I had a baby blanket when I was little that had a silky ribbon edge to it, I remember sucking my thumb and rubbing the silky ribbon together in my other hand.  I used to like the feel of the ribbon, so I thought I'd add a similar ribbon edging to this little blanket.  I bought some wide ribbon from Hobbycraft and hand stitched it around the edge, doubling it over to enclose the edge of the crochet, like bias binding.  I happened to have some matching thread in my stash and overall, I'm pretty pleased with my hand sewing.  Sure, it's not the most regular and I'm sure my 18th century governess would have had something to say on the subject of accomplished ladies but it does the job and it's not too shabby.  Especially given it's probably about the third time I've ever hand sewn anything more than a button.



I bought some lace-weight mohair off Ebay and ended up using it doubled up to create the white borders.  I like how it gives the blanket a more cohesive feel, less mismatched, especially given than the coloured sections don't necessarily go together all that well.



Overall though, I'm really pleased with it.  I like the colours and the ribbon border and the parents seemed very happy with it as well, so I deem that a success!  I stupidly bought about 10 more balls of white mohair yarn than necessary so despite it being a stash bust on the coloured yarn front, I've now added a load of white mohair to my stash instead.  In lace weight, which is a weight I loathe and try never to knit with.  Sigh.  When will I learn?!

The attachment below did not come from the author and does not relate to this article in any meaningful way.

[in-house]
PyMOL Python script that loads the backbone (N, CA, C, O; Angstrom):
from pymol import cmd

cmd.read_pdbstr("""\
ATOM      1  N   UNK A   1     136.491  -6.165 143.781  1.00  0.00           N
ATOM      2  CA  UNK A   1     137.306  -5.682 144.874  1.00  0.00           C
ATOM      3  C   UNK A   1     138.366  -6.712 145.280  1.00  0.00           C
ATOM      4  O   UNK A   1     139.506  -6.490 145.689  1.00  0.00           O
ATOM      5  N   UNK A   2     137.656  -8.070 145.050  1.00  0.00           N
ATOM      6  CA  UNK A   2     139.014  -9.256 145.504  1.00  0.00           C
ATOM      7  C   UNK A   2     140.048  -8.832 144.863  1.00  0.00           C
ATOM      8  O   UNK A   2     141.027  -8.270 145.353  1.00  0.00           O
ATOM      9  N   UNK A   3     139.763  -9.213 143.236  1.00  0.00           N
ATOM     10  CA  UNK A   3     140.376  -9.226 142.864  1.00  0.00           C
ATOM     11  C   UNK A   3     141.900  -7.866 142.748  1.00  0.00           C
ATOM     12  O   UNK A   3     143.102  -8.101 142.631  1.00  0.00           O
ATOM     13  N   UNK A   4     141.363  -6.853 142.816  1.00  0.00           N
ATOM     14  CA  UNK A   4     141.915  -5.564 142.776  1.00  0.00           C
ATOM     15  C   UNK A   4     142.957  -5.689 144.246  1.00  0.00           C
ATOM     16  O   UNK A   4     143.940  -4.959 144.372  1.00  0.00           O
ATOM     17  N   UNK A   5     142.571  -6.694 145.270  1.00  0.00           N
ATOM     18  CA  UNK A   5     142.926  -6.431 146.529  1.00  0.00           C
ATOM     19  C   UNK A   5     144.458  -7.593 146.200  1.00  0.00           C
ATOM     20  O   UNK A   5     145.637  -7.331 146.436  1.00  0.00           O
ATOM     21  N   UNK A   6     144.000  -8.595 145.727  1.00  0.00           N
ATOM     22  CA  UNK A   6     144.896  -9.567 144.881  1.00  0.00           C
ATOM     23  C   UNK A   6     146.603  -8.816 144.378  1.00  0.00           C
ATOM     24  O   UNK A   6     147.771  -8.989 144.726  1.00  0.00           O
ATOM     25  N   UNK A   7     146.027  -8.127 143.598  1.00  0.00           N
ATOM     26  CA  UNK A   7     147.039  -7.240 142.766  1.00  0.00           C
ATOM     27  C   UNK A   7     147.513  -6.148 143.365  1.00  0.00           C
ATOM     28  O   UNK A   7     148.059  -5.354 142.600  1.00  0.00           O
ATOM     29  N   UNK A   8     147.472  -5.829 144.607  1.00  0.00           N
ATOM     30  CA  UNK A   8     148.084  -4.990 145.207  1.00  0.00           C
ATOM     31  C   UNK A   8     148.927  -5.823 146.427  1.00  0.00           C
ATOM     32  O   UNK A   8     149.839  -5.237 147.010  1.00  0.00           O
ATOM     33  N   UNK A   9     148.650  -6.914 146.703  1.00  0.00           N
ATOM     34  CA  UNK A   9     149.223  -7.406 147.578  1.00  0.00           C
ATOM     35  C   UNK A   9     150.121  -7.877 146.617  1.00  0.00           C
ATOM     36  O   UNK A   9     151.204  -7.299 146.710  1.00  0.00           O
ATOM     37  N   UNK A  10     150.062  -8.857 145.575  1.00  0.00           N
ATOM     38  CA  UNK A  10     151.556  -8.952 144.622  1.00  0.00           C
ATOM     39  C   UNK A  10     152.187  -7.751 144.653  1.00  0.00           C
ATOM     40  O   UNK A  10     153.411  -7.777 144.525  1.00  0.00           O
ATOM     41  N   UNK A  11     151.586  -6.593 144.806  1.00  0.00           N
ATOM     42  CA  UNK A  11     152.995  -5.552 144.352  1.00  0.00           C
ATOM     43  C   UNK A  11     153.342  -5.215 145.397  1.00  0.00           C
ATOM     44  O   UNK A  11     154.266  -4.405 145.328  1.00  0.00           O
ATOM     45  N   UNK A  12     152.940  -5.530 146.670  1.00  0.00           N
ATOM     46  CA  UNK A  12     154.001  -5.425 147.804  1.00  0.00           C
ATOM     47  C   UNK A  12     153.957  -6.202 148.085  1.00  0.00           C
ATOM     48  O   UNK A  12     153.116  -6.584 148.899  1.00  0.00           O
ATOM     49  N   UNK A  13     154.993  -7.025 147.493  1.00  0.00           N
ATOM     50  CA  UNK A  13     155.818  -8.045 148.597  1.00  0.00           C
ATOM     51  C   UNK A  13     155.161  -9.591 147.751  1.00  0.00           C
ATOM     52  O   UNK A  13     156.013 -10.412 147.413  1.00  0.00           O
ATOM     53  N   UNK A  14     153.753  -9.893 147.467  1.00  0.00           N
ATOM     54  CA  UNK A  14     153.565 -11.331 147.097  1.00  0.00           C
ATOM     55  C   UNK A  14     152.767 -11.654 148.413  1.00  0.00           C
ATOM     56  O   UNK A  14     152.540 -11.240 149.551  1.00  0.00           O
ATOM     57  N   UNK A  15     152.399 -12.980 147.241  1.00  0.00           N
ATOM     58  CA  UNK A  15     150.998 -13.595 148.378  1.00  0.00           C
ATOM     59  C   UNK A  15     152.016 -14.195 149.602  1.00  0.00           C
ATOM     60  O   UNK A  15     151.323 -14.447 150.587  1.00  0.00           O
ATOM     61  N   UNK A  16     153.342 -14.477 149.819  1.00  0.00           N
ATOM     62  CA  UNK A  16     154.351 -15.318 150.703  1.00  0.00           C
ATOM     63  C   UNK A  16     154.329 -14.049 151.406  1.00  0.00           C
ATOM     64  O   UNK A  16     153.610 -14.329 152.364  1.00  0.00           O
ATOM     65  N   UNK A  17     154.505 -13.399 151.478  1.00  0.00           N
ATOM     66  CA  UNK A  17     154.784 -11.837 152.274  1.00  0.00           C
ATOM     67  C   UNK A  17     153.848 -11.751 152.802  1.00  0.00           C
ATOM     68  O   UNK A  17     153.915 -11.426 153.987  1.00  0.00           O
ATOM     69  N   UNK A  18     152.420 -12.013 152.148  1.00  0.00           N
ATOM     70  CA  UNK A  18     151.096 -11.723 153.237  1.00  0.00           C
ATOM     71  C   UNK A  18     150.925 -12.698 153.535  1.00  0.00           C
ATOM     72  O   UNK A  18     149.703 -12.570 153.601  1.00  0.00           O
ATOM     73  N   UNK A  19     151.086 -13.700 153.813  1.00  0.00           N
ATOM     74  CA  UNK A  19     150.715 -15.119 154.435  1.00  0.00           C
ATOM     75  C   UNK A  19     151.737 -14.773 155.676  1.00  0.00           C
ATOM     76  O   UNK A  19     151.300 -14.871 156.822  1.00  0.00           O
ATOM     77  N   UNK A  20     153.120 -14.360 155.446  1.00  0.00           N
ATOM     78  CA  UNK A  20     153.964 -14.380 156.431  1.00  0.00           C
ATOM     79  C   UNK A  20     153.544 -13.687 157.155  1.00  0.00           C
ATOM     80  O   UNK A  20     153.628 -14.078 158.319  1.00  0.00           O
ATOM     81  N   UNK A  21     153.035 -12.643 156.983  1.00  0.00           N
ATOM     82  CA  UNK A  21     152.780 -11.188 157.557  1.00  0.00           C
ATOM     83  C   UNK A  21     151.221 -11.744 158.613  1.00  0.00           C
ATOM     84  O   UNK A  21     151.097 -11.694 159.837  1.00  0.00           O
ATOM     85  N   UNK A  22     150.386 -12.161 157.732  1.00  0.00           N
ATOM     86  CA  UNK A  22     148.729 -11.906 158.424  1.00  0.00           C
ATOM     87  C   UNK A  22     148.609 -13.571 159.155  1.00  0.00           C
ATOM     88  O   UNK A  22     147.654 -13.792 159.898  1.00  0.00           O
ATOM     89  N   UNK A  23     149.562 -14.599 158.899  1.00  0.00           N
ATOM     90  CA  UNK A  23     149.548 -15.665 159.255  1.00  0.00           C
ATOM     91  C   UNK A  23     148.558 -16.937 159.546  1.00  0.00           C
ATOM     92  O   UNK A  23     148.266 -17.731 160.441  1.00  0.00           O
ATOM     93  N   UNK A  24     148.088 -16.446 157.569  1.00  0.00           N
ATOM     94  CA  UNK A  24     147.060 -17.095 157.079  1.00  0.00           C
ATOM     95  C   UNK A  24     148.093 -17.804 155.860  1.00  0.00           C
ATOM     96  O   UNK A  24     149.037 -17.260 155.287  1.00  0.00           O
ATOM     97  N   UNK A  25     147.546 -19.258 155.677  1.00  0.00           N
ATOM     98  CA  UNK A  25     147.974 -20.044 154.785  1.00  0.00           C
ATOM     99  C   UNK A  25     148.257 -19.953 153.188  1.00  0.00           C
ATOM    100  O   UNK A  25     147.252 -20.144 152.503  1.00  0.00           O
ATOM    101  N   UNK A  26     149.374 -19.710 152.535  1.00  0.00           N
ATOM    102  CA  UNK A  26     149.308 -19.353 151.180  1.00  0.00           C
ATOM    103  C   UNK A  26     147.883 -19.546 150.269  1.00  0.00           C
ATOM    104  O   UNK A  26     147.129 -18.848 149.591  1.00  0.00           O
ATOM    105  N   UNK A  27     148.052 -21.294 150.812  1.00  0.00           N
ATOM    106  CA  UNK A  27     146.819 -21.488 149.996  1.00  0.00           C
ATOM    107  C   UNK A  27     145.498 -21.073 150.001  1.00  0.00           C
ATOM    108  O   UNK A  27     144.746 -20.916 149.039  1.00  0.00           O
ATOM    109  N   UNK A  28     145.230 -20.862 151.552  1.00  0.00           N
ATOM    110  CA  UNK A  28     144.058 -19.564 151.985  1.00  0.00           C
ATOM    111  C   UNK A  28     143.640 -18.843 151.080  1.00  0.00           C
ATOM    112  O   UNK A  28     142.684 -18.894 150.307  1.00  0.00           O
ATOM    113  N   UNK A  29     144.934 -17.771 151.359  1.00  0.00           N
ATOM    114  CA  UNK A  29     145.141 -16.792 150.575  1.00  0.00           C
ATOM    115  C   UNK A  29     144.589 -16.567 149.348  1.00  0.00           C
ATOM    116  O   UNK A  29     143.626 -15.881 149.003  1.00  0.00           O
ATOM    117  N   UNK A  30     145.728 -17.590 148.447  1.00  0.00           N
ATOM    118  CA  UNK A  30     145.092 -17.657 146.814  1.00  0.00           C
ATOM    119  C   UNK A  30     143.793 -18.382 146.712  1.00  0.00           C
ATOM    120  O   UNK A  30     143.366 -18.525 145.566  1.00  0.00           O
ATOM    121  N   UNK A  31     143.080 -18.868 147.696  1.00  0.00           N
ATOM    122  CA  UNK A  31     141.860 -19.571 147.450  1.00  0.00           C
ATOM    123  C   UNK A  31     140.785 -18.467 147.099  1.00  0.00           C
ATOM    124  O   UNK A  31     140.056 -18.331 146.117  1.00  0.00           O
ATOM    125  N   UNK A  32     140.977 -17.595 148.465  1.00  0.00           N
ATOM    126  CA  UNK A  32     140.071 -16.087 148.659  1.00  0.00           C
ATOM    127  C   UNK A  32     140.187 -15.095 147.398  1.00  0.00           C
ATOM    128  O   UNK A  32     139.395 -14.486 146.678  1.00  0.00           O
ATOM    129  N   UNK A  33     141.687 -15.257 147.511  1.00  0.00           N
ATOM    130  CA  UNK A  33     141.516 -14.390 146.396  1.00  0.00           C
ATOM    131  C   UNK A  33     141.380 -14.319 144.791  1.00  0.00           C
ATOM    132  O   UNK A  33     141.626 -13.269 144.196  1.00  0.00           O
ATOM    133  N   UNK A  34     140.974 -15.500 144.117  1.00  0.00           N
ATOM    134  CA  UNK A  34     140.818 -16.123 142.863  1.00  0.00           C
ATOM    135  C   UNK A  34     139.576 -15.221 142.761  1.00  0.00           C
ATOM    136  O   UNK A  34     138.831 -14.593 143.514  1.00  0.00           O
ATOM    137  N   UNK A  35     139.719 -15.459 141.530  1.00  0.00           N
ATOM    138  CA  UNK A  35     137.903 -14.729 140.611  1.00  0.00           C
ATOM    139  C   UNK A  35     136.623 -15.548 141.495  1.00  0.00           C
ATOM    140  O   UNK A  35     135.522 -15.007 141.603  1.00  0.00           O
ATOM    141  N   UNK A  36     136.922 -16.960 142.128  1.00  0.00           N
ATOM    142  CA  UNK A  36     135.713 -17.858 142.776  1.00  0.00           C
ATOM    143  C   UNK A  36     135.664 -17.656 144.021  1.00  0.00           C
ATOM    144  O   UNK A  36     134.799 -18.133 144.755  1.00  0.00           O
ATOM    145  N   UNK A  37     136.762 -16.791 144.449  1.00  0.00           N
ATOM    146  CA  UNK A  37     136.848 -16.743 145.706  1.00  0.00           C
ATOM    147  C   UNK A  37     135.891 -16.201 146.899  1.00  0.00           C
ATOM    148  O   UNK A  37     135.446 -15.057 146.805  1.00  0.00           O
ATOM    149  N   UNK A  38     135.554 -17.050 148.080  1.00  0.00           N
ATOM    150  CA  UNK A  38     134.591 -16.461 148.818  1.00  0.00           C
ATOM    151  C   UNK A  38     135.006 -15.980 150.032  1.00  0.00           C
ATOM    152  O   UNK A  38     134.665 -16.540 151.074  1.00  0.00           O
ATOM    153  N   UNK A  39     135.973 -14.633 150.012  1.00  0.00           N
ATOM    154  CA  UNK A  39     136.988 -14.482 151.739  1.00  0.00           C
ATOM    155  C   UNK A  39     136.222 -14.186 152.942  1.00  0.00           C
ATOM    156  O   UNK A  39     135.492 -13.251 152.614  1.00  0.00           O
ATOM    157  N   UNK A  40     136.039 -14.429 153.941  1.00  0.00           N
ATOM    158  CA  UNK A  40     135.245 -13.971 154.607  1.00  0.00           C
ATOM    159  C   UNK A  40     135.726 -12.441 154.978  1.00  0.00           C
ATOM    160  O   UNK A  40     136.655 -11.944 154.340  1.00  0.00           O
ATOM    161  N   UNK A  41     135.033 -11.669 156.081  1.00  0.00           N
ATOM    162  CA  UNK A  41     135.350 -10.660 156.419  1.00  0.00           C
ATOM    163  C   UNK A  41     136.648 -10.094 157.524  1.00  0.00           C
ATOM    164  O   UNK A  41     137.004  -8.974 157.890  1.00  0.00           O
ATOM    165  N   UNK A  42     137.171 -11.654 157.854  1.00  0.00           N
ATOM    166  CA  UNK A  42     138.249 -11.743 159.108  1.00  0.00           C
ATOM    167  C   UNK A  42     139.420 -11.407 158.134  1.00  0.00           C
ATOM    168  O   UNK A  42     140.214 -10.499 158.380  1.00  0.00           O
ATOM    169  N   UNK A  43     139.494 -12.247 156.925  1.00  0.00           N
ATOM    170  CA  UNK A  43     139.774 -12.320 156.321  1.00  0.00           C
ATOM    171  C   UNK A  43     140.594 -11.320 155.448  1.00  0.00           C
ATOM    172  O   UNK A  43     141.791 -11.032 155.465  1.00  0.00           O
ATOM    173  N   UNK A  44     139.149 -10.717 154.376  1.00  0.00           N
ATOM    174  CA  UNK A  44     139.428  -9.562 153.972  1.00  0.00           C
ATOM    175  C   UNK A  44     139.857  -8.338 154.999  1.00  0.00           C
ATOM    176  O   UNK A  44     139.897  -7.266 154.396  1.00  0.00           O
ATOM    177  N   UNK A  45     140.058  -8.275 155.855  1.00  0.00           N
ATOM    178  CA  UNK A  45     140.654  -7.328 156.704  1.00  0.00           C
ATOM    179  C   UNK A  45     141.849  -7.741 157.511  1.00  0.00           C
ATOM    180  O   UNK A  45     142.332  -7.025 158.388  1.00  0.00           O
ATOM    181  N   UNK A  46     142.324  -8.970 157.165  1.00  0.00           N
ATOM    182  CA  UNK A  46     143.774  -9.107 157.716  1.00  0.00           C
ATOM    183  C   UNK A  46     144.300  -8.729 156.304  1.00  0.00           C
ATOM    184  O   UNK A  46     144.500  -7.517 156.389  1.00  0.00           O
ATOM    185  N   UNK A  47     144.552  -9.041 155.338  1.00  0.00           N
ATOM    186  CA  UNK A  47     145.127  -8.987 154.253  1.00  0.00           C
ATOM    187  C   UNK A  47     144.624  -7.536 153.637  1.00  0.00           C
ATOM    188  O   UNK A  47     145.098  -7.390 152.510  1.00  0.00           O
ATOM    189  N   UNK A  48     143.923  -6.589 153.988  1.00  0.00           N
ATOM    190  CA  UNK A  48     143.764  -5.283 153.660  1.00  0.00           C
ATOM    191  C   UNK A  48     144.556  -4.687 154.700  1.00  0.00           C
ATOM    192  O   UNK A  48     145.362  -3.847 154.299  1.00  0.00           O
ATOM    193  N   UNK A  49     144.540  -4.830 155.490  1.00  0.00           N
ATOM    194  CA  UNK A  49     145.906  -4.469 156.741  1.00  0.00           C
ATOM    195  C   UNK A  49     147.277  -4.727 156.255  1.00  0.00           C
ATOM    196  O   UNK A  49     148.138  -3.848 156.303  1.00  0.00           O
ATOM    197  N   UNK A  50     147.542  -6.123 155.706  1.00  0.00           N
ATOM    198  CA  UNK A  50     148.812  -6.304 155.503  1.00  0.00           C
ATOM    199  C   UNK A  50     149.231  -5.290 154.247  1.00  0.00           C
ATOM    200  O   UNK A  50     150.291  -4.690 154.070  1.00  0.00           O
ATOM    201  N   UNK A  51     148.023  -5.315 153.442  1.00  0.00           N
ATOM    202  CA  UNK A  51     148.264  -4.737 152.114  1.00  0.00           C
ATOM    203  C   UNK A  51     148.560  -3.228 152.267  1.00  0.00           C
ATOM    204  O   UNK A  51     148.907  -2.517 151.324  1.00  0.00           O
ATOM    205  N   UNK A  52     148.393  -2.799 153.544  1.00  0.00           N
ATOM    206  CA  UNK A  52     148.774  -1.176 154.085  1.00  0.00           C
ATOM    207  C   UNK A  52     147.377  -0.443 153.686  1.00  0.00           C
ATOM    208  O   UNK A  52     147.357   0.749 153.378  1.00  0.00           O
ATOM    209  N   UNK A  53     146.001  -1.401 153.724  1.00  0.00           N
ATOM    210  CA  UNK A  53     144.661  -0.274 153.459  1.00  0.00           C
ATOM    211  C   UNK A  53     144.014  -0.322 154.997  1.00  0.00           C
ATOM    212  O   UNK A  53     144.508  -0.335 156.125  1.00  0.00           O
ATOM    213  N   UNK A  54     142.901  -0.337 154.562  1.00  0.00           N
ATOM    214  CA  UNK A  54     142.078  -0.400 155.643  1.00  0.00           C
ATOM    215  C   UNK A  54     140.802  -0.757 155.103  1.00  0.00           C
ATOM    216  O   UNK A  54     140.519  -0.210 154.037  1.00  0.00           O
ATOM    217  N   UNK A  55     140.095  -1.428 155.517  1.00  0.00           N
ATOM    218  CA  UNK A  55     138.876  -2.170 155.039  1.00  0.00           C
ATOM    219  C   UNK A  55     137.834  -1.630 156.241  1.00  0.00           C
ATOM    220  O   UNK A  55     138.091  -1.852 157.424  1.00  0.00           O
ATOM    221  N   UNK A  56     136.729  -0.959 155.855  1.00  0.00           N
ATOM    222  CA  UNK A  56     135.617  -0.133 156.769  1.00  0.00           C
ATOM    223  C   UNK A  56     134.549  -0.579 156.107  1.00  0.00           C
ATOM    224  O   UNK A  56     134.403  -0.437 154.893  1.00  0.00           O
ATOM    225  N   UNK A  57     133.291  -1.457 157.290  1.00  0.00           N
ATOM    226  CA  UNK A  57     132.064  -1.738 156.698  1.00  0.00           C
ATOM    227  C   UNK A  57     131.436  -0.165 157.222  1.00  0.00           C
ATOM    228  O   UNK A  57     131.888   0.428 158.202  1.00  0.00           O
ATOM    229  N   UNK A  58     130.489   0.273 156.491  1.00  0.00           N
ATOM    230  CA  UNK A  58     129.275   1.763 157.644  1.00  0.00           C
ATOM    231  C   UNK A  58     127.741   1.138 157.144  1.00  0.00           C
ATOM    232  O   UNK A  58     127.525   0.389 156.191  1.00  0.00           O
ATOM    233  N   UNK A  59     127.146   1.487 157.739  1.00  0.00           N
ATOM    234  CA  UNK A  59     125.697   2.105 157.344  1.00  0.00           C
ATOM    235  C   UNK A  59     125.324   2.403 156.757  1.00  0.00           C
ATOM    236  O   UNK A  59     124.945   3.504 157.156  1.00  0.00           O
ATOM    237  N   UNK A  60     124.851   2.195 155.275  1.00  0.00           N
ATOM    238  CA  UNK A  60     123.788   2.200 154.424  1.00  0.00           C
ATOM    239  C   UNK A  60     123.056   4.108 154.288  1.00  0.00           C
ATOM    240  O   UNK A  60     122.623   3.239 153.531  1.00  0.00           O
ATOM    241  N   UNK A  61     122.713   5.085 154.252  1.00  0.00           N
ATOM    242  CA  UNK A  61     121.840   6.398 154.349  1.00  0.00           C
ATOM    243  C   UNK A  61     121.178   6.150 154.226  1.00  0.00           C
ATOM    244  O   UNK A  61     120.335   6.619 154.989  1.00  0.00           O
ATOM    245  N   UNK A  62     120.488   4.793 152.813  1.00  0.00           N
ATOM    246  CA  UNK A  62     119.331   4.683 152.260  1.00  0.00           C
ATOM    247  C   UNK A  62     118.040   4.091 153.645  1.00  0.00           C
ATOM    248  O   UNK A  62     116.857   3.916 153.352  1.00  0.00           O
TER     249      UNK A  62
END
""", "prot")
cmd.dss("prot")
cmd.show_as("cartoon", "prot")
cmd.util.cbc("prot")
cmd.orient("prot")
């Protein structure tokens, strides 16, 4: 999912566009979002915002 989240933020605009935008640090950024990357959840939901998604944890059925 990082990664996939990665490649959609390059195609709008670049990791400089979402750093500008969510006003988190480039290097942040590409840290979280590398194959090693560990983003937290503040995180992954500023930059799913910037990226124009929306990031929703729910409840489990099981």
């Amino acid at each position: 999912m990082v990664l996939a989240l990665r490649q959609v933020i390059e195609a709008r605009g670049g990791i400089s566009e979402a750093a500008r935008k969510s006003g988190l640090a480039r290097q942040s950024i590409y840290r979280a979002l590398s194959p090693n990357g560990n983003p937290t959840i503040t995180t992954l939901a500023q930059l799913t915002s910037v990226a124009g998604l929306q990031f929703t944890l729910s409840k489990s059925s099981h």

Saturday, 7 June 2014

Fairisle baby jumper

Another successful baby sweater using the amazing Scrap Sweater for the Small Ones pattern by Yarn Madness.  This pattern is designed to knit a lovely, simple raglan-sleeved sweater using scrap yarn leftovers.  It's perfect for that, you can alter the design as necessary, depending on the colours and amounts of yarn you've got to work with and you can fiddle with the length of the sleeves to accomodate your stash yarn rapidly disappearing before your eyes! 


This one knit up even faster than my Dala horse sweater, mainly because I didn't have to frog the colourwork section 5 times before getting it right.  There are still a few little (or not so little!) mistakes though, which is annoying but takes me closer to the perfect sweater every time.



For example - see the top picture?  (Almost) perfect colourwork, right?  Ha.  Now look at the picture below it.  There's an obvious step where the start and ends of the round joined.  I'm not entirely sure what I did here, since it wasn't obvious to me at the time that I was making a mistake, it looked like the pattern just seamlessly continued.  One to look out for next time.